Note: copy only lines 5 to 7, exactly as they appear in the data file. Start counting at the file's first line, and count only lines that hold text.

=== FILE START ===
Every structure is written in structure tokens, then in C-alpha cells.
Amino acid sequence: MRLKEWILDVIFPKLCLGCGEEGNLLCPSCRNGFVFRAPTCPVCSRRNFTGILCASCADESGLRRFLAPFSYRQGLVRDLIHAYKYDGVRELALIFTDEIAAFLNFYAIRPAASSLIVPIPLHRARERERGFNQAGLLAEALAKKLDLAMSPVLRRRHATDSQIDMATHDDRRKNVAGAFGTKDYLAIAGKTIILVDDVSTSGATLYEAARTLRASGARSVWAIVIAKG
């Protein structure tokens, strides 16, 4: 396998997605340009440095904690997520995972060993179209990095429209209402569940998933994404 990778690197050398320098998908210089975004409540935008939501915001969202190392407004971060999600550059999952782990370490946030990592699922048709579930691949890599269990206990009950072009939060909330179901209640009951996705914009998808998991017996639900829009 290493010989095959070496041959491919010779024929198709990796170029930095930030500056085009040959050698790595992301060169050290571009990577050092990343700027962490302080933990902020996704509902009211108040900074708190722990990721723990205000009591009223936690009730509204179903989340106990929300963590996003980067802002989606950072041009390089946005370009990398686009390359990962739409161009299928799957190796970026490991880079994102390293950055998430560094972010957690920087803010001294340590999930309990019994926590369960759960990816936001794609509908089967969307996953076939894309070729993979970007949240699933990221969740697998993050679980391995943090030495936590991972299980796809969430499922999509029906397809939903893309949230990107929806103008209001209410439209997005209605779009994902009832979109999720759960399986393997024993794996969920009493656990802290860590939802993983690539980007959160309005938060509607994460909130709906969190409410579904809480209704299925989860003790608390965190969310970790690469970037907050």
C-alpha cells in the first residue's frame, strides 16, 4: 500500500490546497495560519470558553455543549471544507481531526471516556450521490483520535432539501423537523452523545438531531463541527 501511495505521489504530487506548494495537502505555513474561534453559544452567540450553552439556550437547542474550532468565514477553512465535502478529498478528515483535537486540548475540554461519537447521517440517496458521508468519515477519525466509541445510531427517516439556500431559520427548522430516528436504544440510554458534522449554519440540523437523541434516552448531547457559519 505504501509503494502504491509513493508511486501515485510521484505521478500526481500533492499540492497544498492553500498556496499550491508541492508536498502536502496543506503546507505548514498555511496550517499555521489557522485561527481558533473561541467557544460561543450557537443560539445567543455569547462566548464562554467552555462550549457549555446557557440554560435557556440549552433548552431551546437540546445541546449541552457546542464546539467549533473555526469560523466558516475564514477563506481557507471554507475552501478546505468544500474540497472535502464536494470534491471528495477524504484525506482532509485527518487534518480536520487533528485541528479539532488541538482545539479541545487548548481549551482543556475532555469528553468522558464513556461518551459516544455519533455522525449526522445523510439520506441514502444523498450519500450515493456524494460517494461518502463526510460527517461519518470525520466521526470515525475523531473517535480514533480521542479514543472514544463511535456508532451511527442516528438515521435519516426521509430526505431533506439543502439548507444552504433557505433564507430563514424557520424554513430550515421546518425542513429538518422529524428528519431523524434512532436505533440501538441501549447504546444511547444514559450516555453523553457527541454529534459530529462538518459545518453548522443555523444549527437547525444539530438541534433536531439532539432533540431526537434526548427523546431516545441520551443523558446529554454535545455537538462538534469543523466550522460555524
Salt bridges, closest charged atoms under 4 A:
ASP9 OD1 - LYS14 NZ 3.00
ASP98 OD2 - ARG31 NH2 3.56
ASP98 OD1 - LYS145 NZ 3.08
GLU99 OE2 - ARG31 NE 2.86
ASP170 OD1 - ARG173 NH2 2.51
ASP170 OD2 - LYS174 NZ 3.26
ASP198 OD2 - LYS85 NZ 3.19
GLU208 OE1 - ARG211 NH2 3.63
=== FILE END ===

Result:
Salt bridges, closest charged atoms under 4 A:
ASP9 OD1 - LYS14 NZ 3.00
ASP98 OD2 - ARG31 NH2 3.56